The blessing of reading and looking deeply at God’s Word is a blessing precisely because it allows us to draw close to God Himself, who is the source of all blessing. We should then understand that the blessing ought not to be our focus – it is the only the consequence of drawing close to God – the ‘collateral restoration’ of being near to Him.
Of course, there is nothing wrong with drawing near to Him because we recognize our need for a blessing – just that doing so is not the highest or best motive for seeking Him. That we operate largely out of wrong motives is an unfortunate reality for all of us – we are fallen people living in a fallen world. Fear not, God is gracious and well knows our frame! Yet there are some who would look at God’s Word not to gain a blessing from God, but to gain a selfish advantage over other people. Such people are not acting from mere foolishness, but from an intent that must be recognized as pure evil.
The Magi had come to king Herod, asking, “Where is the one who has been born king of the Jews?” But Herod was not happy when he found that a rival to his title (King of the Jews) had been born. “When King Herod heard this he was disturbed, and all Jerusalem with him. When he had called together all the people’s chief priests and teachers of the law, he asked them where the Christ was to be born.”
Certainly, one might first think that perhaps he wanted to know where Christ was born to answer the Magi’s question. But remember that Herod was anything but a fool. Moreover, Herod’s father was a Antipater II – an Edomite Semite – which meant that Herod was raised as a Jew. Though he is disturbed by what he’s heard so far, his mental state is not such that he is unable to think or remember how he was raised with respect for the Scripture. Herod well knows that the answer to the question must be within God’s Word. Yet he deliberately chooses not look at Scripture himself. Instead, he calls those he knows do have a knowledge of it – the Jewish chief priests and the teachers of Jewish law – and tasks them with finding out the answer.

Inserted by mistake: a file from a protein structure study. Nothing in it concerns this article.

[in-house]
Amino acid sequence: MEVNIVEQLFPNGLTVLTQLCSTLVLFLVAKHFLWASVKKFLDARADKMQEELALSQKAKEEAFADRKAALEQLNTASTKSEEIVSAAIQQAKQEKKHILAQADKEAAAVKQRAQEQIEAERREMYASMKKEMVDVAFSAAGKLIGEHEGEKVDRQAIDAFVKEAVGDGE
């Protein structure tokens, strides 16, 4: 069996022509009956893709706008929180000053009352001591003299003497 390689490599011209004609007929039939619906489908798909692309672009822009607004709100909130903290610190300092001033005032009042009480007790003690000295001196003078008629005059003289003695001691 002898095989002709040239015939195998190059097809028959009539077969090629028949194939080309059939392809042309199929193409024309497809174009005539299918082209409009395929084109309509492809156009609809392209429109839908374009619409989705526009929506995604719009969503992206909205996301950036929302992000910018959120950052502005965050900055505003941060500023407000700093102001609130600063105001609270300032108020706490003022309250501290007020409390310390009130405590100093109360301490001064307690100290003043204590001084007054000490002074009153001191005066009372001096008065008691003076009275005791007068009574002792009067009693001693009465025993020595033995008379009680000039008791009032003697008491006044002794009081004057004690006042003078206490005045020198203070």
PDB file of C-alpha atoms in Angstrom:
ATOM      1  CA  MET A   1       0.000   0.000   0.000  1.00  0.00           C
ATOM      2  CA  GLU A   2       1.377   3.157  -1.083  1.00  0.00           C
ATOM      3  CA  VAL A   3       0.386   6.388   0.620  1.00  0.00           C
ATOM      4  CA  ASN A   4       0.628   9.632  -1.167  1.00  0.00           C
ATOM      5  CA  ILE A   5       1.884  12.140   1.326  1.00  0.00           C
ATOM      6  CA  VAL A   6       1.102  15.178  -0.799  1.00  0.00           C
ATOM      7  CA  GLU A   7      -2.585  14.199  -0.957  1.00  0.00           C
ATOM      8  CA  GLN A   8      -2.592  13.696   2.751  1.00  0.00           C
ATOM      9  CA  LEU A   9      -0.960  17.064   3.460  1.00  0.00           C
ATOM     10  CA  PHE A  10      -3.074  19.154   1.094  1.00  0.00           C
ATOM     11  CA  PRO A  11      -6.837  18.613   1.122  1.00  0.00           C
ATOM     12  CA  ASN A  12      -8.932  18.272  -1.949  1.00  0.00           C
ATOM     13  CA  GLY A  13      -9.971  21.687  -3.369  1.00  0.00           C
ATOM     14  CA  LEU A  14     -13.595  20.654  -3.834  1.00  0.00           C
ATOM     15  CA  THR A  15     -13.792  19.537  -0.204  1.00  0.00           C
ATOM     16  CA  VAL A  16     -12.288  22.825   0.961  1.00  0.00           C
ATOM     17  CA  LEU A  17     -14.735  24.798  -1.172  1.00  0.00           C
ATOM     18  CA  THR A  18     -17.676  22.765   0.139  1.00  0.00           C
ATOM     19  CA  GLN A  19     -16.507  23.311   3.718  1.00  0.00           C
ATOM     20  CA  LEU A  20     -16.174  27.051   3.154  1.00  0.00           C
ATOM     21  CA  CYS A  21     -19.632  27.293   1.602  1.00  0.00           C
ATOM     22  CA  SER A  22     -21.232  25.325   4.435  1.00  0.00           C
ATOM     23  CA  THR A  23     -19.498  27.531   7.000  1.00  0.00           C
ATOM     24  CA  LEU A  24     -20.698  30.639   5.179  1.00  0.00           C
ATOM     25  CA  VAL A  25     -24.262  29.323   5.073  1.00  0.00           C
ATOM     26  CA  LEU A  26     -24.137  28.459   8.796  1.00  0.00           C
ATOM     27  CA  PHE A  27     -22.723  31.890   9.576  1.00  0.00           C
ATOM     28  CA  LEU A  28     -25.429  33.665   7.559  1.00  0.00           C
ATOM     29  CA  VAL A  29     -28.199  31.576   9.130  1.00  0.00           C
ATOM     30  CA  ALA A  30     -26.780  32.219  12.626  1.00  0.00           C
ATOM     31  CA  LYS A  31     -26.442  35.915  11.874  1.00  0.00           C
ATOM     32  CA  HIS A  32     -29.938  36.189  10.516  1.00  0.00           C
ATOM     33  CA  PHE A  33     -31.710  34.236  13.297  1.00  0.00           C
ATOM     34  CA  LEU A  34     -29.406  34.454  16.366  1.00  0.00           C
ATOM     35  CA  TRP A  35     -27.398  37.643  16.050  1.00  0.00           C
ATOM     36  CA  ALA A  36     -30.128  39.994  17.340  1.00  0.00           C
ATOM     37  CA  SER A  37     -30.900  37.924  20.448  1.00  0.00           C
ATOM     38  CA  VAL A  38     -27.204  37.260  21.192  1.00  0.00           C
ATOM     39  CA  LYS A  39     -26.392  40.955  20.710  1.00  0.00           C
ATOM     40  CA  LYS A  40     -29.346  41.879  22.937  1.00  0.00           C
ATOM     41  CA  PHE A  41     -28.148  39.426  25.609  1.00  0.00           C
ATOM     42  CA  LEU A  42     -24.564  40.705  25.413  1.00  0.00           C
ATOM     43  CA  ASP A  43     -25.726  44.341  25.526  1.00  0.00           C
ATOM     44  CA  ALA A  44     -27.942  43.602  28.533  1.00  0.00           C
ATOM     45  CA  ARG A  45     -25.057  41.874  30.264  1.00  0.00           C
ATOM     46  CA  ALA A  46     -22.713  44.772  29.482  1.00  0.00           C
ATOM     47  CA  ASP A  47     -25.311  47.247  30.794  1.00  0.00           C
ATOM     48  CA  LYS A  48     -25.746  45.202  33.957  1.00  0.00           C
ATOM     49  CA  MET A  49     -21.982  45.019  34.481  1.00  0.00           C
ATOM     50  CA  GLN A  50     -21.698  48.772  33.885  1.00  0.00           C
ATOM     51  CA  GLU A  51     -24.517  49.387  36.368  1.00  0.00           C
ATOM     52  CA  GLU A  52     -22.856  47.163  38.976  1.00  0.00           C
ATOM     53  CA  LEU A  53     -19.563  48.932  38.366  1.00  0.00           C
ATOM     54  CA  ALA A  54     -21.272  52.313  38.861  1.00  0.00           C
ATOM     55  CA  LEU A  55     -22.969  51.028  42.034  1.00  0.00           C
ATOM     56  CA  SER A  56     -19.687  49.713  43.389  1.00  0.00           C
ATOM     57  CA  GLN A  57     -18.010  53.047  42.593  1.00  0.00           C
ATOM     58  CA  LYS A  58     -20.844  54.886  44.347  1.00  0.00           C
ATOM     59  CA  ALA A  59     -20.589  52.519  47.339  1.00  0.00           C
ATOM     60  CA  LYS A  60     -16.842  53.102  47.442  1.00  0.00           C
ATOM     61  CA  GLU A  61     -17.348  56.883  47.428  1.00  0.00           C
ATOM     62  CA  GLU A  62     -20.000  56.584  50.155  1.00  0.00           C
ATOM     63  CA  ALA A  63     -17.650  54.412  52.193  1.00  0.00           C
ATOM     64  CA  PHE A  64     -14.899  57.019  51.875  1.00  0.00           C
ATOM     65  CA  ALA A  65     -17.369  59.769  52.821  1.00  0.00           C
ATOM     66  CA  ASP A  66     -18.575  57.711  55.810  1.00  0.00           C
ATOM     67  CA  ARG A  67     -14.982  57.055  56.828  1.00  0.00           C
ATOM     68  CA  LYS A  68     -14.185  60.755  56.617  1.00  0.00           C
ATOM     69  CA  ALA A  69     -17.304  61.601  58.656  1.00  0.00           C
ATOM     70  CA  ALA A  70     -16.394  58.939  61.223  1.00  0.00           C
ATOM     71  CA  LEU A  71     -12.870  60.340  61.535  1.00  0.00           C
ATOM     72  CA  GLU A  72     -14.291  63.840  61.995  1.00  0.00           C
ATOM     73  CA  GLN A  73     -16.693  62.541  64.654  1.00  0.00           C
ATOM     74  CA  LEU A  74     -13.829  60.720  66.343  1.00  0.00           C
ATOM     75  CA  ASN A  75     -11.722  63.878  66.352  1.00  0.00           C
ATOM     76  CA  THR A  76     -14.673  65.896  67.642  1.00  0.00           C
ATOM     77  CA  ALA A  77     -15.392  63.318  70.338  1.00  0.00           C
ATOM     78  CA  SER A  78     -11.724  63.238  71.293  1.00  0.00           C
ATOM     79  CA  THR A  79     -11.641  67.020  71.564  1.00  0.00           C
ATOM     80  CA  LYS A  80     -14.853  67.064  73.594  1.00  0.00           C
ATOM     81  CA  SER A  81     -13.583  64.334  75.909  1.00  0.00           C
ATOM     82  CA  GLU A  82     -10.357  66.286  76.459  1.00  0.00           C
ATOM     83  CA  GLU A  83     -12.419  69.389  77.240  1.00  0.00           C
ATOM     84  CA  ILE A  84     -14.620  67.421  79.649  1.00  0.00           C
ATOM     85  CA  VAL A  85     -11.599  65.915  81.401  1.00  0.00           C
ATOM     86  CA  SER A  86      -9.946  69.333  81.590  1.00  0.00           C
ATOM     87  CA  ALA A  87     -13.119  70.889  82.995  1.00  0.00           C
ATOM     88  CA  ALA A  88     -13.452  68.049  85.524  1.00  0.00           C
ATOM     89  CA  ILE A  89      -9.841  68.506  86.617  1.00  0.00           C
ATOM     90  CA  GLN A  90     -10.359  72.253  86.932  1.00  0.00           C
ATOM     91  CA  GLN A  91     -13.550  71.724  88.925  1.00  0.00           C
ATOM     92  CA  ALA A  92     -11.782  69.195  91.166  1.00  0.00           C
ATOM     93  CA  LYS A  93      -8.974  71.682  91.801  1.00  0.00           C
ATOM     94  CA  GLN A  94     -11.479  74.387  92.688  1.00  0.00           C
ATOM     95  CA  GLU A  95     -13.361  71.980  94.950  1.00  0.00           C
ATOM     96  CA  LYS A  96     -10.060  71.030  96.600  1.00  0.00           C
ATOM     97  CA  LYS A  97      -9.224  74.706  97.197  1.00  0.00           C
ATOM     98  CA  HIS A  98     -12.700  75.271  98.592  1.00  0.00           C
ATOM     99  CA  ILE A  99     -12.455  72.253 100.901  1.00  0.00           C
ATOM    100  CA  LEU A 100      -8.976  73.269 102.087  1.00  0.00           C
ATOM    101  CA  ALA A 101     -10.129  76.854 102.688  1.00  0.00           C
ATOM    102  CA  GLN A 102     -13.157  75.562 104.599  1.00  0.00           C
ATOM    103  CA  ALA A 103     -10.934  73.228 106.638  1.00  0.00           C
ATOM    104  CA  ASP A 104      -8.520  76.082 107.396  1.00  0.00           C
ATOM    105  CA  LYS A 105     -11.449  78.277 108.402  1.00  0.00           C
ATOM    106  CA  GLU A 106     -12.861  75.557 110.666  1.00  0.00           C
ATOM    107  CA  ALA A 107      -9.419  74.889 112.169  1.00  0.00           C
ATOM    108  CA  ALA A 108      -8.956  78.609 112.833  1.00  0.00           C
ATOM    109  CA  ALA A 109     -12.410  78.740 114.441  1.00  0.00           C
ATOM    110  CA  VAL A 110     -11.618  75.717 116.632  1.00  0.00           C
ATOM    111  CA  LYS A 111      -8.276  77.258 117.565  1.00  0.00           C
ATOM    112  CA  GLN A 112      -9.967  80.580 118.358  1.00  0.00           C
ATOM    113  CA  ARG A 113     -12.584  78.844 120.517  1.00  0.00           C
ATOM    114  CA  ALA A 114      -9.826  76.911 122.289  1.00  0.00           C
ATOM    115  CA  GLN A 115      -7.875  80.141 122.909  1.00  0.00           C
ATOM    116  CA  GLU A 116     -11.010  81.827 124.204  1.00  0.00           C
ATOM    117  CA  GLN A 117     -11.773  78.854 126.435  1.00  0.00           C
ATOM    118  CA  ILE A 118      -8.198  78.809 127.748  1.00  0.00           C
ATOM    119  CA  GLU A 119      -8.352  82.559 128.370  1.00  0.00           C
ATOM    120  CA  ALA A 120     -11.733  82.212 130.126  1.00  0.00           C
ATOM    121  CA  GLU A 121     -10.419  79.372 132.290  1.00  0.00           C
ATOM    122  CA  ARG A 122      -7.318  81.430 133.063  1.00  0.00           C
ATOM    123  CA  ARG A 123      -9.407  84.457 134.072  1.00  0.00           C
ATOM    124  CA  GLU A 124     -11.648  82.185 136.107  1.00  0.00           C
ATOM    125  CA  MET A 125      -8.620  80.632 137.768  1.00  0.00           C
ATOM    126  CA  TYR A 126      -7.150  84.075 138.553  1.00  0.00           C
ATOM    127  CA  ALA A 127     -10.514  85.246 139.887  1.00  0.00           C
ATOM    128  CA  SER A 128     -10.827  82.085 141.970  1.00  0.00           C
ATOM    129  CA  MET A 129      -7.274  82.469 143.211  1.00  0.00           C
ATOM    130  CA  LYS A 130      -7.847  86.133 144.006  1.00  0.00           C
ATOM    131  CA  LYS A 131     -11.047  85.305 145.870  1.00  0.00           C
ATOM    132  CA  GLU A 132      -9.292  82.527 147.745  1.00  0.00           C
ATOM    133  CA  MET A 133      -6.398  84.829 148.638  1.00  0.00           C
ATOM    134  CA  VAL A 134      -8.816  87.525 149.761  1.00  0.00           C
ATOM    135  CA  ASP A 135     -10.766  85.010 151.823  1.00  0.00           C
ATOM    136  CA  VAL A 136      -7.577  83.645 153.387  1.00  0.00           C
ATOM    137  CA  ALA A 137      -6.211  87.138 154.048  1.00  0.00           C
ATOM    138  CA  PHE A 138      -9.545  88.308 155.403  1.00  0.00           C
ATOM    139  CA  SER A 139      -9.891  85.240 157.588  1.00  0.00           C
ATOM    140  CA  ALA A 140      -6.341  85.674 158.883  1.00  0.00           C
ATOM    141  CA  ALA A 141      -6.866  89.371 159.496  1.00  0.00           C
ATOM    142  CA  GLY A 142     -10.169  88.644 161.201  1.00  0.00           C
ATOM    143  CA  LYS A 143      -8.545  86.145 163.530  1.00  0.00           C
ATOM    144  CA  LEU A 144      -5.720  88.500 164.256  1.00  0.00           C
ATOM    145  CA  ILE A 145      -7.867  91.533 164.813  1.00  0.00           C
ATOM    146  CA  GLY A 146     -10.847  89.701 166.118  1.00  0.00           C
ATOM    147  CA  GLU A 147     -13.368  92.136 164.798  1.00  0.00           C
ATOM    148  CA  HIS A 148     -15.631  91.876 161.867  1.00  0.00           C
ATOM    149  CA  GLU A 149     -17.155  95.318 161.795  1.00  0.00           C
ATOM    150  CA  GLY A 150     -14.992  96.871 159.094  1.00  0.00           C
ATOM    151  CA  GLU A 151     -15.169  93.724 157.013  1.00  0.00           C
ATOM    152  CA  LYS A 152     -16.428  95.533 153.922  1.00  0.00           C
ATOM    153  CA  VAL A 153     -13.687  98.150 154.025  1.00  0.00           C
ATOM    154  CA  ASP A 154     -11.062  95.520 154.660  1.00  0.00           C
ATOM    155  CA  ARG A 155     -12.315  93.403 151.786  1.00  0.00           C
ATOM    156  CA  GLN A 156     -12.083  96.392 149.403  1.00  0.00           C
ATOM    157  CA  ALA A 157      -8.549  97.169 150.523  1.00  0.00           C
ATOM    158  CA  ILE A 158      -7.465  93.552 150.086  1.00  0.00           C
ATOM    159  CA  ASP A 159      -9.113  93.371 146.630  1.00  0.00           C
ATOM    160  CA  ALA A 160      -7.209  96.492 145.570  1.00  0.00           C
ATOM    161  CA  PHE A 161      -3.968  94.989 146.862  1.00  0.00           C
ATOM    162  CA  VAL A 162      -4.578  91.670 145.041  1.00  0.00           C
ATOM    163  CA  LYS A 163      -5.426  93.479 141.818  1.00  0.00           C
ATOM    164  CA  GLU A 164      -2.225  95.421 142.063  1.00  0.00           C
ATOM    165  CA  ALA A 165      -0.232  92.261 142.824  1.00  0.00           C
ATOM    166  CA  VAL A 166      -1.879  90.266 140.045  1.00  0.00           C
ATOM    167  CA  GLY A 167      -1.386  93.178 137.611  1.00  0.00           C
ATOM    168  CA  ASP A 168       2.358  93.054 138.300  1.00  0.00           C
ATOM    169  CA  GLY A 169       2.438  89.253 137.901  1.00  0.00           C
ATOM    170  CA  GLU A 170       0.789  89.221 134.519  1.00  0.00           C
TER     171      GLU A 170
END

Obviously there was no email, television or clear method of mass communication, but we can know that this not a matter of expediency all the same. For the text says, “When he had called together all the people’s chief priests and teachers of the law.” It would’ve taken some time to pull everyone together – to call the scribes, dictate the place and time of the meeting, send out messengers to all and then wait for them to respond. All of that taking time that could have been instead used to study God’s Word himself. Or at least with those already in the palace. But such an effort would only gain him the knowledge of where Christ was to be born in to answer the Magi’s question, and in reality that’s not the answer Herod actually sought. He thought it better to focus on how the evil intent of his heart might be satiated.
The attitude with which we approach God’s Holy Word is the lens through which we will read it. So when we turn to the Scripture, we ought to first search out our intentions. Why we are doing that? Ideally, it is because our heart is looking for Him. Less ideally, it is in search of His blessing. But to be avoided at all costs is prideful intention.
God’s Word is a mirror. A plain reading by the thoughtful disciple reflects matters of the soul that we might repent. To see God through it, we first have to finish repenting. Only then we can look for Him with any serious expectation of catching something of His holiness and glory.Marcus Verbrugge
How do you ready your heart to come to God’s Word?
“Do not merely listen to the word, and so deceive yourselves. Do what it says. Anyone who listens to the word but does not do what it says is like a man who looks at his face in a mirror and, after looking at himself, goes away and immediately forgets what he looks like. But the man who looks intently into the perfect law that gives freedom, and continues to do this, not forgetting what he has heard, but doing it—he will be blessed in what he does.”- James 1:22-25